How to Make Employers Want You

How to Make Employers Want You

Alexandra Levit

Wall Street Journal Career Journal Most people in the job market today would consider themselves lucky to get a single good job offer. Receiving multiple offers sounds like a dream, but for some, this scenario is very real. They are the candidates every company wants.

Nicholas Rosenthal of Newport Beach, CA, recently interviewed for real-estate investment jobs and found himself with his pick of opportunities. Mr. Rosenthal, 26 years old, feels that his blend of experiences in commercial real estate have made him especially marketable. "Having someone who worked on the buy side but also understands investment on the sell side was advantageous to employers," he says.

Mr. Rosenthal's network of job contacts also was a factor in many of his offers. "I am active in major industry trade groups, and I asked the heads of those groups to make introductions on my behalf," he says. "Because I was brought into companies at a high level, I had an immediate degree of credibility when I interviewed."

Show How You Will Fit

Contrary to what many believe, most firms in most industries are hiring, even now. "In tough times, there is a flight to quality," says Jeff Schwartz, a partner with Deloitte Consulting's Human Capital Group. "Companies are out there cherry-picking the most critical players. Candidates have to think deliberately about how their skills will fit a job." For this reason, the most successful candidates target prospective companies carefully, using the Internet and their networks to learn about organizational culture, history, financial performance and recent news.

By the time the interview takes place, they are able to have an intelligent discussion about the value they bring to the position, and the employer can easily envision them starting tomorrow.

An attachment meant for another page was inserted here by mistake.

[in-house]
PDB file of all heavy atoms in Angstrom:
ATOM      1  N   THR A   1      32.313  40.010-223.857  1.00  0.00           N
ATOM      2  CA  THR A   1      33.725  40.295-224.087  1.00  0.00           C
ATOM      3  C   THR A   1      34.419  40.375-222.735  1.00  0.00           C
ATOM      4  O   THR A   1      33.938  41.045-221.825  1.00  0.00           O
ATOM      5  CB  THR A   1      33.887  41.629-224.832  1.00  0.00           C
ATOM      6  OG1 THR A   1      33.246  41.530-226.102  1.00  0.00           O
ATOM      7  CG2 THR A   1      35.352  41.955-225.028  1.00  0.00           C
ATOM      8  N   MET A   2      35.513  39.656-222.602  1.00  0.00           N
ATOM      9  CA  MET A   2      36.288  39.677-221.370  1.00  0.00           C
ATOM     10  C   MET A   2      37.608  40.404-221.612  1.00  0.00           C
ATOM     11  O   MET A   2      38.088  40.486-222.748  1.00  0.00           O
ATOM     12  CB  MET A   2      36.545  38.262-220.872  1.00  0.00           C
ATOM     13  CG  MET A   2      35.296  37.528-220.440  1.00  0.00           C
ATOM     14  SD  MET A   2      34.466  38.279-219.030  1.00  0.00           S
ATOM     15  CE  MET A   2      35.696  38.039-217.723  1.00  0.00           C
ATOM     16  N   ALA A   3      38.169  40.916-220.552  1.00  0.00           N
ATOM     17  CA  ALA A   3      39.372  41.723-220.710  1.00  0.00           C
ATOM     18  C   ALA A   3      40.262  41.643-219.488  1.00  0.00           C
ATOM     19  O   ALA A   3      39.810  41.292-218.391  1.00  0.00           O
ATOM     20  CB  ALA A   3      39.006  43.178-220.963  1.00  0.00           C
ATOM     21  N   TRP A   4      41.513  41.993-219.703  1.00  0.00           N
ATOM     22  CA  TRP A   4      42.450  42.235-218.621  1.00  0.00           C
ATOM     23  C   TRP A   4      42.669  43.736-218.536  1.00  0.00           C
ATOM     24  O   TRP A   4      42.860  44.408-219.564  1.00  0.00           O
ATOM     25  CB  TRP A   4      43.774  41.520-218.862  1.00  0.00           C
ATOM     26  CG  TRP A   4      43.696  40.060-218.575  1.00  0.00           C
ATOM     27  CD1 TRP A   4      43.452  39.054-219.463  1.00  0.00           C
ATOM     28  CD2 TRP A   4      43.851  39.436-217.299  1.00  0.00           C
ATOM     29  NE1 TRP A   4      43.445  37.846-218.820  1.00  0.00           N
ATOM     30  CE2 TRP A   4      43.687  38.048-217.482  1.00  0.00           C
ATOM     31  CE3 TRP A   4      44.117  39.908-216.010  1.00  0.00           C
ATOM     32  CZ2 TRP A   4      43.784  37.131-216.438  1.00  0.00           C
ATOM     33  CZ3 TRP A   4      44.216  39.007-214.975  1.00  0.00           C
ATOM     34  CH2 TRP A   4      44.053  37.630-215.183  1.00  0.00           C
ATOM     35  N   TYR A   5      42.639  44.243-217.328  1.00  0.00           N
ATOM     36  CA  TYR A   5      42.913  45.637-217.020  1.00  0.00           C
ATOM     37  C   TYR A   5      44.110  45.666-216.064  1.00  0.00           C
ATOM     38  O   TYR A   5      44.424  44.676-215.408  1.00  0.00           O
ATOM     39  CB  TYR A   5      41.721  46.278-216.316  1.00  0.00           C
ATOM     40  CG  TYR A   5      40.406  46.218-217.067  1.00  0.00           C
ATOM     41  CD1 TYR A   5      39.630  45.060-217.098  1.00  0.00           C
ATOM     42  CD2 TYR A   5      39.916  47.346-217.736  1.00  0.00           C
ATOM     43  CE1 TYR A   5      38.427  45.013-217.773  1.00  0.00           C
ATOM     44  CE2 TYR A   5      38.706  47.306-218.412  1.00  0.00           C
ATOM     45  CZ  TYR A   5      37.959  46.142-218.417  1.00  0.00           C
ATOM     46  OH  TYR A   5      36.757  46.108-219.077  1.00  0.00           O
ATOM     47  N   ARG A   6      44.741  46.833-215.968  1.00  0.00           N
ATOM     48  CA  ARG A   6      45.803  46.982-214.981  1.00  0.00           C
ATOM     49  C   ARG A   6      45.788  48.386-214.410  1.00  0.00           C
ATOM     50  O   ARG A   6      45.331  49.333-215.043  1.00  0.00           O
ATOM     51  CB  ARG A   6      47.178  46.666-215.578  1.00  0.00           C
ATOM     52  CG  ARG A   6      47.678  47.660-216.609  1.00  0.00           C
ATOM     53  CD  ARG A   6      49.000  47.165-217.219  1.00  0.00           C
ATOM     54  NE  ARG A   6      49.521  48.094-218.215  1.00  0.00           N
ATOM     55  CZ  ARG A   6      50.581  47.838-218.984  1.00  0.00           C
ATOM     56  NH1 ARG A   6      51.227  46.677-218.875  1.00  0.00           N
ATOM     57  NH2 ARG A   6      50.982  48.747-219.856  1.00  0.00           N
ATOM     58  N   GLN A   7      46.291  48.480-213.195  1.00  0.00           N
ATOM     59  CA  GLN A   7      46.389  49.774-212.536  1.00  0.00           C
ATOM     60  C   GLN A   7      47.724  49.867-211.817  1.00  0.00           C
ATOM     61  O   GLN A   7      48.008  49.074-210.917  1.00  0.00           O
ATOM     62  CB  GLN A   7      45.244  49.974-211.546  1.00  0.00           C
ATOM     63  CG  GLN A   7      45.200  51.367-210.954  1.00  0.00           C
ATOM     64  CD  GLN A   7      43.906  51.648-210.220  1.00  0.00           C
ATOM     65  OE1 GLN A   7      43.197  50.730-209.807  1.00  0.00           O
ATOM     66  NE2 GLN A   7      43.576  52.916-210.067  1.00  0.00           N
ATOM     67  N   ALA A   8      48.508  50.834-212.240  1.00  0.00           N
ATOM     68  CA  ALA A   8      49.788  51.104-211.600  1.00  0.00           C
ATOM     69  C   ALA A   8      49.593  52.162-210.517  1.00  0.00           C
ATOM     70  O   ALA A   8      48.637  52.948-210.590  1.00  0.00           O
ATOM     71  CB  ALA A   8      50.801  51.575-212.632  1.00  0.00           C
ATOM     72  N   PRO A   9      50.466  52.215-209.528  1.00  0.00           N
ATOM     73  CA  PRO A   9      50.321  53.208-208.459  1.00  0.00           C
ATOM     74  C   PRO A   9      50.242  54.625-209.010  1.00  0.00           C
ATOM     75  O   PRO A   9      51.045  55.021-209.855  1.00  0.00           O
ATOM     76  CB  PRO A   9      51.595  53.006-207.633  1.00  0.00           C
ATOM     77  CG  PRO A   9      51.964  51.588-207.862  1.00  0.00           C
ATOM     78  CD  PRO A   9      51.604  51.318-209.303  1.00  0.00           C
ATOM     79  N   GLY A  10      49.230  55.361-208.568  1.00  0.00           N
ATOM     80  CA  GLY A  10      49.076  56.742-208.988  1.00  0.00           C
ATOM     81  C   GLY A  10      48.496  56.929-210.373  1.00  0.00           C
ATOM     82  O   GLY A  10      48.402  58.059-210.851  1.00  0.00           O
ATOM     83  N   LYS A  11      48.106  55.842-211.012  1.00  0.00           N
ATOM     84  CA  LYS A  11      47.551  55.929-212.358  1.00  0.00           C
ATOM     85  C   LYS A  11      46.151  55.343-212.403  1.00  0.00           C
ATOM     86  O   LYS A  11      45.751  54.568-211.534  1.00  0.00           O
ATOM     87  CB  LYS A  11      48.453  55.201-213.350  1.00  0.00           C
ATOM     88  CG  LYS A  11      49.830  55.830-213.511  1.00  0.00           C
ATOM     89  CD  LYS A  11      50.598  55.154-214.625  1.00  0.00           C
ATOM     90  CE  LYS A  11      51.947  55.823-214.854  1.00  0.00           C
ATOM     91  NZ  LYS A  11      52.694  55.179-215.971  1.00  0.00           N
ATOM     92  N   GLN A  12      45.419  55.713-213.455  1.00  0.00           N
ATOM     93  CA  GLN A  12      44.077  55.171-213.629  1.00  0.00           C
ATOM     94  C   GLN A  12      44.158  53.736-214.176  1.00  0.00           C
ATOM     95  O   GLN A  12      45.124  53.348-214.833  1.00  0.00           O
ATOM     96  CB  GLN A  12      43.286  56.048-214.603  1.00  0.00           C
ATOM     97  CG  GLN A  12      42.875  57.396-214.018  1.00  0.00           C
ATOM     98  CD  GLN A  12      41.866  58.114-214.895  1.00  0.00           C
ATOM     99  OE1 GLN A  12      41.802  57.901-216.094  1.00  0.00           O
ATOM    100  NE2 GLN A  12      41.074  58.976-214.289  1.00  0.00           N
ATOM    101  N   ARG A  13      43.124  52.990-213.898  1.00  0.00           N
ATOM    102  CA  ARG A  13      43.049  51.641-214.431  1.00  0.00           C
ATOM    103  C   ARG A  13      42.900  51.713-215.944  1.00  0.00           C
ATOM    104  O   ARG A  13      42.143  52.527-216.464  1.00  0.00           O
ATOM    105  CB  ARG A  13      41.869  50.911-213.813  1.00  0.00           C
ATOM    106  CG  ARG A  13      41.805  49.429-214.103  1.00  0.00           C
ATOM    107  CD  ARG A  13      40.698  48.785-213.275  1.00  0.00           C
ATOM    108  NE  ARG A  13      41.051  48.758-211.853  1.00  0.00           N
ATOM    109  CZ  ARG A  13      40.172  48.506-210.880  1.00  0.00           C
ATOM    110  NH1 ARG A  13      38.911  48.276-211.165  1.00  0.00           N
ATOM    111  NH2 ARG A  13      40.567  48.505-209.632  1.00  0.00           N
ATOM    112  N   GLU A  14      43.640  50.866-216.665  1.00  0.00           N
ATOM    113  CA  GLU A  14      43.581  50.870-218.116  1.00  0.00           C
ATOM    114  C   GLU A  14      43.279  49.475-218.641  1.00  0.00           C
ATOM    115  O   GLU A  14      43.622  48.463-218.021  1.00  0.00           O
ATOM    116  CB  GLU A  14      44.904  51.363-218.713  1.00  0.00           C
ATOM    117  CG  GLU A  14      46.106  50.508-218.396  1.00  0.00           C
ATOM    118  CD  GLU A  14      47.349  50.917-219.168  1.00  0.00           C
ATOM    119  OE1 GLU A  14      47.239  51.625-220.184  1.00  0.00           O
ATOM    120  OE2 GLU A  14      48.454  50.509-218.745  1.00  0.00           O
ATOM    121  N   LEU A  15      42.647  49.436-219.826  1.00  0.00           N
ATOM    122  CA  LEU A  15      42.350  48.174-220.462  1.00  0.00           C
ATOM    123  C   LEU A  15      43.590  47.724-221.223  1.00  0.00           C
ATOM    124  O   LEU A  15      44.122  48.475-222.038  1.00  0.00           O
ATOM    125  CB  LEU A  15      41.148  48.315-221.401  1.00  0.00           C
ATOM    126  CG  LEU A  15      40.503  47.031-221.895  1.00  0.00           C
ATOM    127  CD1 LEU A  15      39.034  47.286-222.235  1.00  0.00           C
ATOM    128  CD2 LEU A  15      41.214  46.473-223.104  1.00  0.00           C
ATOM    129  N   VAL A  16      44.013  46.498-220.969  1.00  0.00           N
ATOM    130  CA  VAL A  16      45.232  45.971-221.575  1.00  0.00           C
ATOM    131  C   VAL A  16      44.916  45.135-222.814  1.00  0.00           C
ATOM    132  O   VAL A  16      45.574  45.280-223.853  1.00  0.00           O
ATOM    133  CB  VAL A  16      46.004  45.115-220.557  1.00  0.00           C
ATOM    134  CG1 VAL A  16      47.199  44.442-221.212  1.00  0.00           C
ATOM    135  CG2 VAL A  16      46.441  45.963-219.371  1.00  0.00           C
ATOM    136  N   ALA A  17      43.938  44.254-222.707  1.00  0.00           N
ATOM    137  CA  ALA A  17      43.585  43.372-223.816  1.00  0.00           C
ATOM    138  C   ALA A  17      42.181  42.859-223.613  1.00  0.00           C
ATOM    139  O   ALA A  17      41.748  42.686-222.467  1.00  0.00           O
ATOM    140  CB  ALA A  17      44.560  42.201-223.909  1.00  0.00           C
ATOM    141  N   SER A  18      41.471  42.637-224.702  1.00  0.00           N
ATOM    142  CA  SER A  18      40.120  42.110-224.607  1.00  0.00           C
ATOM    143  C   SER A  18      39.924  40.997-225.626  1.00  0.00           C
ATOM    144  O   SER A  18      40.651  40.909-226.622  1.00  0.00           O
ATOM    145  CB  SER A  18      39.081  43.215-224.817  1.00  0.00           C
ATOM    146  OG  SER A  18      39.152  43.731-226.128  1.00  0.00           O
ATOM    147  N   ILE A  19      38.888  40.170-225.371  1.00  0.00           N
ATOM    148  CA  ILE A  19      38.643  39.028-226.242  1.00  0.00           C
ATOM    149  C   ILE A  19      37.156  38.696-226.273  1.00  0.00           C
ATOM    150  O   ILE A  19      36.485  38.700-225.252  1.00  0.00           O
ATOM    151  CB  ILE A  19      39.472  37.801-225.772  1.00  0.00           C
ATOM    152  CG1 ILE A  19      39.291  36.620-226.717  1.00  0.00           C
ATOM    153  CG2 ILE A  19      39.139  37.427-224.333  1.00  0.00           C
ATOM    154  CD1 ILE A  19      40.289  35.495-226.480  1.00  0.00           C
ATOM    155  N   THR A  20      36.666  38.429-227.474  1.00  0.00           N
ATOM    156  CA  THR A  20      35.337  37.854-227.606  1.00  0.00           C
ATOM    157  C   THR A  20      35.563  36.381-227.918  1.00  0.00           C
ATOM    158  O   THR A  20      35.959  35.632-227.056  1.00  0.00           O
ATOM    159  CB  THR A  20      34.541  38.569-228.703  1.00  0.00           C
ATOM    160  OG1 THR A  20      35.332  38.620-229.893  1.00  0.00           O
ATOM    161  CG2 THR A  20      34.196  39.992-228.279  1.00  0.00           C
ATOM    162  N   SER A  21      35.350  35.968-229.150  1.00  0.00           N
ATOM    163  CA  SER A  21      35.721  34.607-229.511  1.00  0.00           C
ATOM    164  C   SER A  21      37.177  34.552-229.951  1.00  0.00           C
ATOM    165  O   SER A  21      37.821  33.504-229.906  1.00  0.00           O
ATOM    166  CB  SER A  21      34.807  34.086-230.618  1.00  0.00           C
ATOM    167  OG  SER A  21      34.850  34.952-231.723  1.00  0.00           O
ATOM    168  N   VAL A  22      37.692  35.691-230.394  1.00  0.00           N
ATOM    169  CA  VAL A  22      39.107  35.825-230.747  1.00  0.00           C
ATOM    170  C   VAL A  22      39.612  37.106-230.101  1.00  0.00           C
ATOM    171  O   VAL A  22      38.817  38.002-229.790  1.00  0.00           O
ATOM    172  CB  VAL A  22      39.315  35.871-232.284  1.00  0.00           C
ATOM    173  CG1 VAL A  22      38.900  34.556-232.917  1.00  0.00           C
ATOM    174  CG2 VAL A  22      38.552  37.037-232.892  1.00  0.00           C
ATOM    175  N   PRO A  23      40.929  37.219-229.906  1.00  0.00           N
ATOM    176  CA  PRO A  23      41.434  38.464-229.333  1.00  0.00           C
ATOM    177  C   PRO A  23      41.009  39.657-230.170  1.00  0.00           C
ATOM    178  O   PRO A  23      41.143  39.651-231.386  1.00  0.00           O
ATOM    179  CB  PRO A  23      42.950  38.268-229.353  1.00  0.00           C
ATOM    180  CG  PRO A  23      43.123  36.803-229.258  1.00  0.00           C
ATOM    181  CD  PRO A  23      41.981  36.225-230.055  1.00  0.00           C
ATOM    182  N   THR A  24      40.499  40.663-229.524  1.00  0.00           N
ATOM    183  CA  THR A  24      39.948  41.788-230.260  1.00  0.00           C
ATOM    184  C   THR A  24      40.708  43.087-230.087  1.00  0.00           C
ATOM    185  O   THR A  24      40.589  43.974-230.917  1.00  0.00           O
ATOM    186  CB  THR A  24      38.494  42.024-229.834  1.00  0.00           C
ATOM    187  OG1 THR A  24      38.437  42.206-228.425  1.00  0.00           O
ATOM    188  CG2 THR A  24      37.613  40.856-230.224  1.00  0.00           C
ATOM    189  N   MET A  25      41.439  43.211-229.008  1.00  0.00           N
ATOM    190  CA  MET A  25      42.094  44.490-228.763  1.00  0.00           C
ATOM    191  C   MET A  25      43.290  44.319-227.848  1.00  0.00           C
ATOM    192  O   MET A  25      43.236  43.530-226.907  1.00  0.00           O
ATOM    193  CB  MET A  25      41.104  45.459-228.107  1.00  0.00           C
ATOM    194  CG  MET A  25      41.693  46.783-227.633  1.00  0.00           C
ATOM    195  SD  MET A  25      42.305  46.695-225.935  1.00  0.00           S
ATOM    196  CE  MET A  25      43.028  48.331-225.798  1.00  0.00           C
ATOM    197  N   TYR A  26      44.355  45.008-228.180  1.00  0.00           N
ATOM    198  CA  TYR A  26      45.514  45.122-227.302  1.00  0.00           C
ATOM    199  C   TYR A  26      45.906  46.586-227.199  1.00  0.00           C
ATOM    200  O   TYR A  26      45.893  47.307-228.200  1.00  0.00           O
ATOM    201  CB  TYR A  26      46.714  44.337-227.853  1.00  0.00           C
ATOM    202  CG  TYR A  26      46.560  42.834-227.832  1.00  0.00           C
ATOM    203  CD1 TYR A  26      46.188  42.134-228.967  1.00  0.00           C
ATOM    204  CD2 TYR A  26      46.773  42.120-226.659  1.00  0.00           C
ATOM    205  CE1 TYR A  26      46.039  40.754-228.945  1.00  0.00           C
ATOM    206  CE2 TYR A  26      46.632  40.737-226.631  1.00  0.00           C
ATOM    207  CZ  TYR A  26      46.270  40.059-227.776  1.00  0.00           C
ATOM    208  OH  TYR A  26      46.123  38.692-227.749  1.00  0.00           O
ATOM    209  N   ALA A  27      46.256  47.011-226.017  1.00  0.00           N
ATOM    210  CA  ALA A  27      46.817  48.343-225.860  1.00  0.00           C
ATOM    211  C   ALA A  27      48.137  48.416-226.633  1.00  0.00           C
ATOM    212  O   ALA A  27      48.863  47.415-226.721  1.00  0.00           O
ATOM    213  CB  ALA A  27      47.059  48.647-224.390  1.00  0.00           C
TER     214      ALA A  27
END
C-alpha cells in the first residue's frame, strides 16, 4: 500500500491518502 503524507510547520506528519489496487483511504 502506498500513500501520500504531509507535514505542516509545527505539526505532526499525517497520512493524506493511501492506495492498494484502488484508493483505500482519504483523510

Attractive personal qualities are a service orientation and diversity. "Explain to an employer how you are involved in your community, and if you have a legitimate interest in what the company is doing from a social-responsibility perspective, discuss that," Mr. Schwartz recommends. "And of course, every employer today wants to hear that a candidate is flexible and has a wide range of experiences."

Connect the Dots

Even desirable candidates, though, aren't immune to the perils of follow-up. The best job hunters manage the hiring process at the various firms to which they're applying, and they don't assume that one hand knows what the other is doing.

"You'll generally have a better shot if you interact with a company via multiple entry points -- a recruiter, a human-resources manager and a personal contact," says Mr. Schwartz. "And every time you're introduced to someone new, you should connect him or her to the individuals you've already met."

Finally, nothing takes the place of demonstrating excitement about every firm you approach, and this enthusiasm should be expressed to everyone from the relative who is a company alum to the receptionist who greets you in the lobby. Even if an organization isn't your top choice, you want to be its top choice. As you round up those offers, the power to choose will be with you.

This article is reprinted by permission from, c Dow Jones & Co. Inc. All rights reserved.

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